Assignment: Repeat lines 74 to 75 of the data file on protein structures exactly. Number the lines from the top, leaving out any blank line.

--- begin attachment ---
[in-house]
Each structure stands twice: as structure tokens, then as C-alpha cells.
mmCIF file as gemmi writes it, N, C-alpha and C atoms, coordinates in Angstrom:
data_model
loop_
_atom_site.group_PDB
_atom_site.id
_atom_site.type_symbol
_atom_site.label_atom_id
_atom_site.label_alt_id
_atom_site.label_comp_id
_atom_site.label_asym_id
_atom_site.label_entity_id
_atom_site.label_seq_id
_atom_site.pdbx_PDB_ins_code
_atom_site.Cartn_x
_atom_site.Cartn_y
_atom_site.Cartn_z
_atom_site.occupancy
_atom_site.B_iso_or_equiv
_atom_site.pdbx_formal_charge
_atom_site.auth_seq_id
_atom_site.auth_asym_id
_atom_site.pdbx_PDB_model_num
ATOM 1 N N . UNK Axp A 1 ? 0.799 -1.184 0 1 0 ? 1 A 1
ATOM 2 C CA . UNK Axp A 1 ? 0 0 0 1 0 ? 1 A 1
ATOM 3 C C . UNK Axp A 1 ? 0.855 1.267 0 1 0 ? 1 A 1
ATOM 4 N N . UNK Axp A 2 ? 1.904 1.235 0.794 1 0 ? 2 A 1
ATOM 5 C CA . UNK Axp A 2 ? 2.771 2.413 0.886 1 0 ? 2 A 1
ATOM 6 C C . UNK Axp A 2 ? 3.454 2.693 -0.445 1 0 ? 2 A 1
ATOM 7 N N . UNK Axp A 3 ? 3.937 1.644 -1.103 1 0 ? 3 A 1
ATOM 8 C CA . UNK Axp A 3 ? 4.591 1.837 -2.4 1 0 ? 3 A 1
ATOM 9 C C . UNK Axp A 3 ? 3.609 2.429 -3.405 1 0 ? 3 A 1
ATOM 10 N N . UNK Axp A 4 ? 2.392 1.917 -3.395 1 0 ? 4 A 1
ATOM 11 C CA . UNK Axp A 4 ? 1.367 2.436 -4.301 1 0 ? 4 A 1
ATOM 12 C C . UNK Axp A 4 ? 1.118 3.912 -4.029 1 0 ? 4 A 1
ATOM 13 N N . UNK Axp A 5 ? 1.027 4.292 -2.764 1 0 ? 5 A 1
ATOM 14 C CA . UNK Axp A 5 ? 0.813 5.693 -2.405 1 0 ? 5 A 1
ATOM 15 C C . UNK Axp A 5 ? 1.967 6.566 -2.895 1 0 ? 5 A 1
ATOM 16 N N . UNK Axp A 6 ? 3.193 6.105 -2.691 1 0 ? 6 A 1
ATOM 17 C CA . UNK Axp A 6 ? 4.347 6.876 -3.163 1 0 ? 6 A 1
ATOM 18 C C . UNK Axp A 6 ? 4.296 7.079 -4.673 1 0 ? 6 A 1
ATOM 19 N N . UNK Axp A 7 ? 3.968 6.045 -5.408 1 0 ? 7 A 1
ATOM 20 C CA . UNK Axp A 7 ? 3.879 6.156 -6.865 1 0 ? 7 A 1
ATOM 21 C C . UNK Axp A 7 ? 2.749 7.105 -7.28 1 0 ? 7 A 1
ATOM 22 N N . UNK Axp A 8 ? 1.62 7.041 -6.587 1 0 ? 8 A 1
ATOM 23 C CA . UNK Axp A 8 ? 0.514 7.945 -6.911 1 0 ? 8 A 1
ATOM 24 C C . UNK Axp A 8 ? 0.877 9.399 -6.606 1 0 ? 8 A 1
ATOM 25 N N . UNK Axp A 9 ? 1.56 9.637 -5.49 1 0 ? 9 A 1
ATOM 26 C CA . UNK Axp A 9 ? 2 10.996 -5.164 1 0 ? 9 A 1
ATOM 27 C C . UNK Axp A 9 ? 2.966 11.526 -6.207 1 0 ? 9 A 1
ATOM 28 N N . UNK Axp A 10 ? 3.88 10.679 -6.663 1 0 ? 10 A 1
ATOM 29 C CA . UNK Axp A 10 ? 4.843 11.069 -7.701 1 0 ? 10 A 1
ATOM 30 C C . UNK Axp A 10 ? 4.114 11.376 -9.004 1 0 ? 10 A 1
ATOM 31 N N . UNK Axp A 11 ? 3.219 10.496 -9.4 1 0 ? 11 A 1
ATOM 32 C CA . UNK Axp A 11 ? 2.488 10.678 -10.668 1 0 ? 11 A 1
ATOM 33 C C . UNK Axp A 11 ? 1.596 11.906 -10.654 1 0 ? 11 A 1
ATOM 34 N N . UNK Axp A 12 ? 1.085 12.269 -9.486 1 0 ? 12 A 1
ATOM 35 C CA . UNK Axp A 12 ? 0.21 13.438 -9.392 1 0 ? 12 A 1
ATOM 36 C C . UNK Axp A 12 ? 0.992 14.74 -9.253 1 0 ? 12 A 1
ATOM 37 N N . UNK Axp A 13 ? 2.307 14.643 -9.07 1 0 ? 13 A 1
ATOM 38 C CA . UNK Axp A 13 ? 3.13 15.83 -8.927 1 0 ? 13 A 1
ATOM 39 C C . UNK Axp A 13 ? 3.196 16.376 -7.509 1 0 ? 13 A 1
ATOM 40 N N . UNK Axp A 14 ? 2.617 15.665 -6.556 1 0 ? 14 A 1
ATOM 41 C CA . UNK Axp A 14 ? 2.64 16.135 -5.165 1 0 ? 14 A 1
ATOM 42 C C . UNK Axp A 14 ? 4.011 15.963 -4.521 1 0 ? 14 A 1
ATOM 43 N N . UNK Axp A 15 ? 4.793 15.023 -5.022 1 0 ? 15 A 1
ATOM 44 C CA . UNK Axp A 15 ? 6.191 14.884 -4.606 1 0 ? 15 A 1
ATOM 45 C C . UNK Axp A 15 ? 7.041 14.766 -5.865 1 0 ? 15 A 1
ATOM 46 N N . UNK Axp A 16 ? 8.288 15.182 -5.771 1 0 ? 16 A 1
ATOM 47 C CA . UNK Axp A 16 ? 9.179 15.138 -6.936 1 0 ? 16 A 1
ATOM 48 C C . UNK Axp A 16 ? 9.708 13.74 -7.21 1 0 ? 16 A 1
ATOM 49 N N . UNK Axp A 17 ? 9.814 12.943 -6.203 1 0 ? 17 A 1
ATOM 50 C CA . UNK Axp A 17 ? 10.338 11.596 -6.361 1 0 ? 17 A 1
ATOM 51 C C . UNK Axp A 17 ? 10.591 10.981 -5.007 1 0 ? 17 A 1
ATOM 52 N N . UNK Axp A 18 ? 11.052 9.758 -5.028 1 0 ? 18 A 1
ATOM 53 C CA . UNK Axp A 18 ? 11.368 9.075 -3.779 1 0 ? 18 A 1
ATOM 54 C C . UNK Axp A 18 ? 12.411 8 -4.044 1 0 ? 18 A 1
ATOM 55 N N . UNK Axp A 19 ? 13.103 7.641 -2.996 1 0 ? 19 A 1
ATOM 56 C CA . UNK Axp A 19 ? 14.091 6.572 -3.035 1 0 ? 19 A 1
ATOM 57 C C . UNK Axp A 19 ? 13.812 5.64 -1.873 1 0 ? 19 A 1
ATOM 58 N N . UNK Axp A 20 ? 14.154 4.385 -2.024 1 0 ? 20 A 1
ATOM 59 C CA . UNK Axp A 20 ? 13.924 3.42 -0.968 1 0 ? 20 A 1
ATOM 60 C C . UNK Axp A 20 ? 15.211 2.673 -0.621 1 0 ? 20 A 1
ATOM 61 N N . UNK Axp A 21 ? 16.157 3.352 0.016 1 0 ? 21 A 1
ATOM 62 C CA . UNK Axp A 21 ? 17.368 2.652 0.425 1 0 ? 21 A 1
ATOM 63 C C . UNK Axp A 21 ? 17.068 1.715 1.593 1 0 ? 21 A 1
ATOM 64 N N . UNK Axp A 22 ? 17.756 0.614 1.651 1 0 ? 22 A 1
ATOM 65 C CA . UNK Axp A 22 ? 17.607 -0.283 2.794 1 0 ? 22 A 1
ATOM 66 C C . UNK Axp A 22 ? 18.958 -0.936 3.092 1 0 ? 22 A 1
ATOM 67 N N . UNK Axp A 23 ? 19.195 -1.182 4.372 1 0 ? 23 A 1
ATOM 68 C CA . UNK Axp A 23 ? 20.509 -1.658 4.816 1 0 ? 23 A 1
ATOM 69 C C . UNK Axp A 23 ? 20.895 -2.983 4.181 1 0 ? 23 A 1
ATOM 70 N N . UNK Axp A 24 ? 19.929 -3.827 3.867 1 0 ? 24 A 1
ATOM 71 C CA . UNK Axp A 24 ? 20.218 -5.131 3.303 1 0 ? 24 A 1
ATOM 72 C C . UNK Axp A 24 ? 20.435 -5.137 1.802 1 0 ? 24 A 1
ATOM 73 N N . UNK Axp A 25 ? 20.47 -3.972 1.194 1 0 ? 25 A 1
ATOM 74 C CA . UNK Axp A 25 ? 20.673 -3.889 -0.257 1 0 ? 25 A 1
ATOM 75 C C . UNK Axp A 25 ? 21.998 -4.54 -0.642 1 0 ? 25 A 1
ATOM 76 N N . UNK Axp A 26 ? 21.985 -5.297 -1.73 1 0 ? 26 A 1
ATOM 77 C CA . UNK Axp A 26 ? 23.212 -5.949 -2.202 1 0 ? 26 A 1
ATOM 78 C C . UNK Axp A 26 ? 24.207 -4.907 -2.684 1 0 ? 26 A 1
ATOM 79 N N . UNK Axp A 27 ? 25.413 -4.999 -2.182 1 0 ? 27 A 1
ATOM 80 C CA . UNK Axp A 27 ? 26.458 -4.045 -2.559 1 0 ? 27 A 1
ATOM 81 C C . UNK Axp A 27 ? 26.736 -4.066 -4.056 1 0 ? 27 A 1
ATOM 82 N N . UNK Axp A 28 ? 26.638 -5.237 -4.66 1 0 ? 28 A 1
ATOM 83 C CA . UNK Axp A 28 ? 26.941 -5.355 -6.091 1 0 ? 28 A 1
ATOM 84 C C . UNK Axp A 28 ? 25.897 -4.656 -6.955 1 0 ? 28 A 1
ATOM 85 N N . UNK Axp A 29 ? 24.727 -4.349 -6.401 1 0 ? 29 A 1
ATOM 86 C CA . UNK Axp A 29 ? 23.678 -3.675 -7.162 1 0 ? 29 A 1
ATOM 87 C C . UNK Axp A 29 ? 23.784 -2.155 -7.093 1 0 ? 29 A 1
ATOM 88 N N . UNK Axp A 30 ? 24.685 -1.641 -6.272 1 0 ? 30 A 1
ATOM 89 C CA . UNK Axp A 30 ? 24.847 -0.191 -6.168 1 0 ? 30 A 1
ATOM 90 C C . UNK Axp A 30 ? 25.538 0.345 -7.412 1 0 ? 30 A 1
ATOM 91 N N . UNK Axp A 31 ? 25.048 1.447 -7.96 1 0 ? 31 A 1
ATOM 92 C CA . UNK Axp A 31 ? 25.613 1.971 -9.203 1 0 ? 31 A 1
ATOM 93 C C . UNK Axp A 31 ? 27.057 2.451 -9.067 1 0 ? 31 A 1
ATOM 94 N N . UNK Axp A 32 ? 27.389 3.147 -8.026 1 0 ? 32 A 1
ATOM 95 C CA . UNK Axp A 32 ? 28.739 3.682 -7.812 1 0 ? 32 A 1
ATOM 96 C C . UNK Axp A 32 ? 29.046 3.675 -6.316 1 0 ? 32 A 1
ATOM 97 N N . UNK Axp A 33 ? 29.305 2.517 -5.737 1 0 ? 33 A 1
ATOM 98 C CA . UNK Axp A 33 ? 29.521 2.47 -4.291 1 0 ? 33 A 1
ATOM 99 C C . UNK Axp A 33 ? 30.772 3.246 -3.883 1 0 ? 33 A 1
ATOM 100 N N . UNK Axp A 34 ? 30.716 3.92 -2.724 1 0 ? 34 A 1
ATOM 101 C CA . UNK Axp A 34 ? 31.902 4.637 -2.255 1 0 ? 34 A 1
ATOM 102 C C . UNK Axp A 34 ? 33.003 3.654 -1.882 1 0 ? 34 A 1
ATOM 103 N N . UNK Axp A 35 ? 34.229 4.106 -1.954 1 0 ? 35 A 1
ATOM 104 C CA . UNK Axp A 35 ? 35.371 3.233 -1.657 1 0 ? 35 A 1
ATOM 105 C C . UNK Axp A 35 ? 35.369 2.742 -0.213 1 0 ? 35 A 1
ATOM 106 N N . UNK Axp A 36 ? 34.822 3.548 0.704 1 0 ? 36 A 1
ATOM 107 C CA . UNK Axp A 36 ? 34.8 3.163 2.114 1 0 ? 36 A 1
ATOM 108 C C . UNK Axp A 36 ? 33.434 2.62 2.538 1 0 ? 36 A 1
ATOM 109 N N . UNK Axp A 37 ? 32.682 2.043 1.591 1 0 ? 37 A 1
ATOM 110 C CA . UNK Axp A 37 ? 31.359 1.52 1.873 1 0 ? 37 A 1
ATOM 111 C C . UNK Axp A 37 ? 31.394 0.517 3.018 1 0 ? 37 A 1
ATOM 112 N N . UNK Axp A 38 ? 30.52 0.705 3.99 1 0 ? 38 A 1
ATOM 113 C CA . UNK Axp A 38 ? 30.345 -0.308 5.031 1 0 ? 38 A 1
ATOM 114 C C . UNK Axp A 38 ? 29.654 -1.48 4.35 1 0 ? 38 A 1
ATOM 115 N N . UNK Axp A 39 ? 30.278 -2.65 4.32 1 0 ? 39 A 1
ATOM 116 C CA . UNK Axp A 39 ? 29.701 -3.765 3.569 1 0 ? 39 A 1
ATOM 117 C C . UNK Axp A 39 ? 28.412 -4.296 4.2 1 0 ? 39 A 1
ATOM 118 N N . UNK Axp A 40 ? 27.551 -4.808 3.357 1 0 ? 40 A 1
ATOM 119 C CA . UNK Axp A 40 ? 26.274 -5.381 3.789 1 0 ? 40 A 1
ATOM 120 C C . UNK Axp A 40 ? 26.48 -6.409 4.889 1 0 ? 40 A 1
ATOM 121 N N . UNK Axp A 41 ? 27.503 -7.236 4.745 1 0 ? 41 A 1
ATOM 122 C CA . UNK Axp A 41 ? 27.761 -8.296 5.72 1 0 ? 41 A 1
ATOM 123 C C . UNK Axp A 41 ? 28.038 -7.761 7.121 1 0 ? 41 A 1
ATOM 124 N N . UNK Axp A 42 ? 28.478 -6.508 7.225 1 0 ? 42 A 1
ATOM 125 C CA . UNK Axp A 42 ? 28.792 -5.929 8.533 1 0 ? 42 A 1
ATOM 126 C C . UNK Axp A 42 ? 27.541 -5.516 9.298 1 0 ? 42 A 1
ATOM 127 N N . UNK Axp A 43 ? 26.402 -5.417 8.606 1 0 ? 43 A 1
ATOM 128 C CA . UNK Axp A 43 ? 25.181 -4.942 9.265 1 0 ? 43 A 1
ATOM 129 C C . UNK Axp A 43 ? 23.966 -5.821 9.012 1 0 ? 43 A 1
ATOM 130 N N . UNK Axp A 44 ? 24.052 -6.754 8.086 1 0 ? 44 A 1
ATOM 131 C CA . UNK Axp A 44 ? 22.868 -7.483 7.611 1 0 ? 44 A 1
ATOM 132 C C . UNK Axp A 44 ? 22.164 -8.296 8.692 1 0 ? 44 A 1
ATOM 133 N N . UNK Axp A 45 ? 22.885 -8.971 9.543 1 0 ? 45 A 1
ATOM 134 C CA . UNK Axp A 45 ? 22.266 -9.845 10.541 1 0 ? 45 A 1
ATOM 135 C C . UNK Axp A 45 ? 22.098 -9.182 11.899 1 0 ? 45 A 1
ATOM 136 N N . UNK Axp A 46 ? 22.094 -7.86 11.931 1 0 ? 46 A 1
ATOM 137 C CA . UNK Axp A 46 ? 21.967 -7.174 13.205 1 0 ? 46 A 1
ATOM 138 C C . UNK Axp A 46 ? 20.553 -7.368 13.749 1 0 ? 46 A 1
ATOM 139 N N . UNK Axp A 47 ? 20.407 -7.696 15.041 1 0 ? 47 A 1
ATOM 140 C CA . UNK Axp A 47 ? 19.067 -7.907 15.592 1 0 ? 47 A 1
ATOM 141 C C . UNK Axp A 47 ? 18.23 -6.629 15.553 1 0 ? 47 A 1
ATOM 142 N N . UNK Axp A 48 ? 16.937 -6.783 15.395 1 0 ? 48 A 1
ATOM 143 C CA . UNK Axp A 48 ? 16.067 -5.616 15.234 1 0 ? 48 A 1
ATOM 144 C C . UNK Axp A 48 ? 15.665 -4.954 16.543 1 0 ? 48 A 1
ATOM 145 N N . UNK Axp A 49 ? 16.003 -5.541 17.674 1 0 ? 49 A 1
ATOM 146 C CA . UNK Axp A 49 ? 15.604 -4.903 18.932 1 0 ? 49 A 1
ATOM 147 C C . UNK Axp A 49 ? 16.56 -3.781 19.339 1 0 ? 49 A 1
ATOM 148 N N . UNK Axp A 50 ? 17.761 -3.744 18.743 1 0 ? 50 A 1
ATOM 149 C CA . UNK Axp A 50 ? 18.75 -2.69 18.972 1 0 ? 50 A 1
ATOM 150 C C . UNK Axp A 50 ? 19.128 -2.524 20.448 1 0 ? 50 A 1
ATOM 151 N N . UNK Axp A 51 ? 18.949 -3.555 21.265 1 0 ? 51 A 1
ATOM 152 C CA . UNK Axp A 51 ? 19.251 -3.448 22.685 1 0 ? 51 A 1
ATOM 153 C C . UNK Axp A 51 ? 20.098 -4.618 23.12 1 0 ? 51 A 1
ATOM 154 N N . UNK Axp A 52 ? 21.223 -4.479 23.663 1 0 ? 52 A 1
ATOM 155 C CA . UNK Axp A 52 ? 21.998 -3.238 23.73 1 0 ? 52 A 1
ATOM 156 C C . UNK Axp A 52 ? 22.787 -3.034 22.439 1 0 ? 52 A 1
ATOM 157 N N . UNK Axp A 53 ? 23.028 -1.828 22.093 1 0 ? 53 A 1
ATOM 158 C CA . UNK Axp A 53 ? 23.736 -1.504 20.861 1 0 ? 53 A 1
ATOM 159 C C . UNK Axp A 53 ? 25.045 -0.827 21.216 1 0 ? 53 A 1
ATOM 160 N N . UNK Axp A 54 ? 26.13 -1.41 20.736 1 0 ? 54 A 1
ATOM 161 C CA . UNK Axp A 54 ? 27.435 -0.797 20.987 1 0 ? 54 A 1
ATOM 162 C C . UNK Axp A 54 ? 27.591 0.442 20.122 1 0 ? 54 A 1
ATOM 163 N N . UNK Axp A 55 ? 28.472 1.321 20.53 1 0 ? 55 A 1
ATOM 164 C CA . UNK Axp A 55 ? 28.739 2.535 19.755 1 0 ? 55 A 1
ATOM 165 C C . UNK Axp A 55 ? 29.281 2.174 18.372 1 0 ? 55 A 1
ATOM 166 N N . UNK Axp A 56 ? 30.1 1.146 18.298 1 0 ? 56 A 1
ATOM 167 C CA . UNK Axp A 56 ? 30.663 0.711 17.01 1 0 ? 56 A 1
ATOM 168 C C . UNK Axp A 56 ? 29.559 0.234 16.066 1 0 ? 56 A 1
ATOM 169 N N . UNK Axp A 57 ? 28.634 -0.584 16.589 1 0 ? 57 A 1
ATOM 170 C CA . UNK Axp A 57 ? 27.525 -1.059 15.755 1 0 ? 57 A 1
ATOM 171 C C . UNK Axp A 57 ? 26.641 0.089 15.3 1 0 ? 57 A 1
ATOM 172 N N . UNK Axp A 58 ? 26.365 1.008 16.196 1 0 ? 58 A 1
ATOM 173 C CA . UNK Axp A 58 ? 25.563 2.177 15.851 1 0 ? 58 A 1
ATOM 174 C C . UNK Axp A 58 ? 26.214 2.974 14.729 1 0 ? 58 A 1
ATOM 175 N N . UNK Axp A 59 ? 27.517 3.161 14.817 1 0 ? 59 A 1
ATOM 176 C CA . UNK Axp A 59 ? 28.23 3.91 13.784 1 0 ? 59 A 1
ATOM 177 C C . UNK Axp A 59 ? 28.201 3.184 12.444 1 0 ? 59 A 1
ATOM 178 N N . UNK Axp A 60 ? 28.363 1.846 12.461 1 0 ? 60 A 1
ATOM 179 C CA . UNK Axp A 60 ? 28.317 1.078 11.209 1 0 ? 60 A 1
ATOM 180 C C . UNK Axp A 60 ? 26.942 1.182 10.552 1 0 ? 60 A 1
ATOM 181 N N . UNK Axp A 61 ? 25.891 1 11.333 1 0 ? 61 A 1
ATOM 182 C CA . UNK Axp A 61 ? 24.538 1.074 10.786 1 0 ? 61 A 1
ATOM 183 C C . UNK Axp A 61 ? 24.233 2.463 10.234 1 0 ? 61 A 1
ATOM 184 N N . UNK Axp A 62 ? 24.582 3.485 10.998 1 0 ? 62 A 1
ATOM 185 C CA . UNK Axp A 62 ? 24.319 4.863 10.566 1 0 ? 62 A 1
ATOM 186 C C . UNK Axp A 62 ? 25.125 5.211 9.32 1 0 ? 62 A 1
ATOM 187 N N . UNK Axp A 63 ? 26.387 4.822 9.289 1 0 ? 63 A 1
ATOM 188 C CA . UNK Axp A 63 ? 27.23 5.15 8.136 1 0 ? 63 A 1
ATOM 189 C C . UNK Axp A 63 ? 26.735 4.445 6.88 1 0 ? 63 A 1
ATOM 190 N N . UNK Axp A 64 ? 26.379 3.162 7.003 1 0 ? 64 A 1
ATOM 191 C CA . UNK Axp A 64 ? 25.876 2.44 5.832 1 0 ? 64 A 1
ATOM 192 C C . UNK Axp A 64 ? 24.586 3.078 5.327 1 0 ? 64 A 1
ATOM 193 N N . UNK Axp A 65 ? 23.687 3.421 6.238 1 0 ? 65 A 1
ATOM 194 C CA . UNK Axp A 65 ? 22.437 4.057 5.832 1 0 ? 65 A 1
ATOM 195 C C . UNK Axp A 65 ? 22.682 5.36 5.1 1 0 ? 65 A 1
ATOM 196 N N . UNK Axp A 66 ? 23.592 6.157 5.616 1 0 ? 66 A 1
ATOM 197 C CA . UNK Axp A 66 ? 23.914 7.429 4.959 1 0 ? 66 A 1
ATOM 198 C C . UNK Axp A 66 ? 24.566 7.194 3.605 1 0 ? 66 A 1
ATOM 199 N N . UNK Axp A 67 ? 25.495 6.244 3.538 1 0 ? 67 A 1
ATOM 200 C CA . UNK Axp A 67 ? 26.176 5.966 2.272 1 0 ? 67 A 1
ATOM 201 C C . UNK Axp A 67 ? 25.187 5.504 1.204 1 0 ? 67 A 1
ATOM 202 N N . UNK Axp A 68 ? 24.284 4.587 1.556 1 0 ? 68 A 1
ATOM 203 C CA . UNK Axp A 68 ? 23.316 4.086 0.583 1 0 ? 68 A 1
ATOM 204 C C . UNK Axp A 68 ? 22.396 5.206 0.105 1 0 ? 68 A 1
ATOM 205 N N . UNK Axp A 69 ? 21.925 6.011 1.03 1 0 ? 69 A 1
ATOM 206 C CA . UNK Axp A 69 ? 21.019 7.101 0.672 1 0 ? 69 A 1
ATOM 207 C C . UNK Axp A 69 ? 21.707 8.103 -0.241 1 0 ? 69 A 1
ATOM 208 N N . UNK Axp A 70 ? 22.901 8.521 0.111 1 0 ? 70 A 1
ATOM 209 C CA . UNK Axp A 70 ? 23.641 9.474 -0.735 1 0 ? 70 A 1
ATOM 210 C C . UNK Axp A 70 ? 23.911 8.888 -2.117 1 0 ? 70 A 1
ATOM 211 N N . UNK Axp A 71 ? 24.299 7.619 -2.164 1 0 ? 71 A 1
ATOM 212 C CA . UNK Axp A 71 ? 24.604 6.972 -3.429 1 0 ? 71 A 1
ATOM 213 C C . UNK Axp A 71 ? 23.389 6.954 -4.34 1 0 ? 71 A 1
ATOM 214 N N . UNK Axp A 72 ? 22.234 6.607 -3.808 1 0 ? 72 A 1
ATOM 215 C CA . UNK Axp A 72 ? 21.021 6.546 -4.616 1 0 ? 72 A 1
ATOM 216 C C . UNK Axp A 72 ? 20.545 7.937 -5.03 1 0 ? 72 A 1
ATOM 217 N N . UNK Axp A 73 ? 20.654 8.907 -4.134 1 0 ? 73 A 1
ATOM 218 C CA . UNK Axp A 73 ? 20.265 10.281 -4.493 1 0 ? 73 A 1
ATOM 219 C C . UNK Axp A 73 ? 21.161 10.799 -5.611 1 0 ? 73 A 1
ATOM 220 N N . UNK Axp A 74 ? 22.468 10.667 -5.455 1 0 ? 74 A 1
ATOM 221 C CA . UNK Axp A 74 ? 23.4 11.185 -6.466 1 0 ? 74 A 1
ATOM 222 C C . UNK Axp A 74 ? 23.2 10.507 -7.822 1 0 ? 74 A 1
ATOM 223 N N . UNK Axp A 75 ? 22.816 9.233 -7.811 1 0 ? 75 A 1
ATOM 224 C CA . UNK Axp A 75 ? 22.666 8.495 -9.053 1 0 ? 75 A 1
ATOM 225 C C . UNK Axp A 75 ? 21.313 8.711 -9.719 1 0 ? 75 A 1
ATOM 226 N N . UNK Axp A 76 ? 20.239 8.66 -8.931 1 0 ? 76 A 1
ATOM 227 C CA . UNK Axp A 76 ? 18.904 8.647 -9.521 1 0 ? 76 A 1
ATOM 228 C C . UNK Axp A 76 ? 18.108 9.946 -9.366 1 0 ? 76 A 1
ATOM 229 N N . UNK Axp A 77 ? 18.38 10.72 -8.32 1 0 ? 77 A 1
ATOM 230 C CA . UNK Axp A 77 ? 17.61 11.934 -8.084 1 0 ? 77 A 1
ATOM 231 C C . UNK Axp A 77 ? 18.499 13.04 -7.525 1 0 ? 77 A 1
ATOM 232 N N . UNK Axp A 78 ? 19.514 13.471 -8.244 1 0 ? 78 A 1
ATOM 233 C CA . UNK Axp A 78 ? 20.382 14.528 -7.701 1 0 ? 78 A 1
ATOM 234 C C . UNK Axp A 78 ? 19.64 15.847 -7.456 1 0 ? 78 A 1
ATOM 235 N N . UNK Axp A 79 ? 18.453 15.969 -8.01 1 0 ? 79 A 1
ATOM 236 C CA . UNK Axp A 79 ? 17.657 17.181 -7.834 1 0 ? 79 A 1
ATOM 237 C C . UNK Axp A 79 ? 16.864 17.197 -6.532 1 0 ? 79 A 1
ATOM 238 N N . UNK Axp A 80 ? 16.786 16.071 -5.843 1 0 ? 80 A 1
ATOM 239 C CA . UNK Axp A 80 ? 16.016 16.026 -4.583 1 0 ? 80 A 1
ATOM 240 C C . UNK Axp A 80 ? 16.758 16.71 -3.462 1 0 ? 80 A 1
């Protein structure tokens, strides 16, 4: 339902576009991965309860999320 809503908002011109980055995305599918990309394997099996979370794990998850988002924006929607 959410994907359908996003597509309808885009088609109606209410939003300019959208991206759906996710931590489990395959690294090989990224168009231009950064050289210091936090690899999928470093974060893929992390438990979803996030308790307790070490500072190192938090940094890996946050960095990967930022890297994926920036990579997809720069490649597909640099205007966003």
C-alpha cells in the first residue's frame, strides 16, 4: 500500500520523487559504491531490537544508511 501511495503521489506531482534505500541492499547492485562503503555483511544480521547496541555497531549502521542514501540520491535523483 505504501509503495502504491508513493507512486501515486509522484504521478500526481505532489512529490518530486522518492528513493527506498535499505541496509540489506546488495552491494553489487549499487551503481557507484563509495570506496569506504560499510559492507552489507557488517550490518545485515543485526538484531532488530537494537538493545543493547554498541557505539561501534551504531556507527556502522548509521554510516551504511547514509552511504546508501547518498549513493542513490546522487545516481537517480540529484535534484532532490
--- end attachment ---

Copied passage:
ATOM 50 C CA . UNK Axp A 17 ? 10.338 11.596 -6.361 1 0 ? 17 A 1
ATOM 51 C C . UNK Axp A 17 ? 10.591 10.981 -5.007 1 0 ? 17 A 1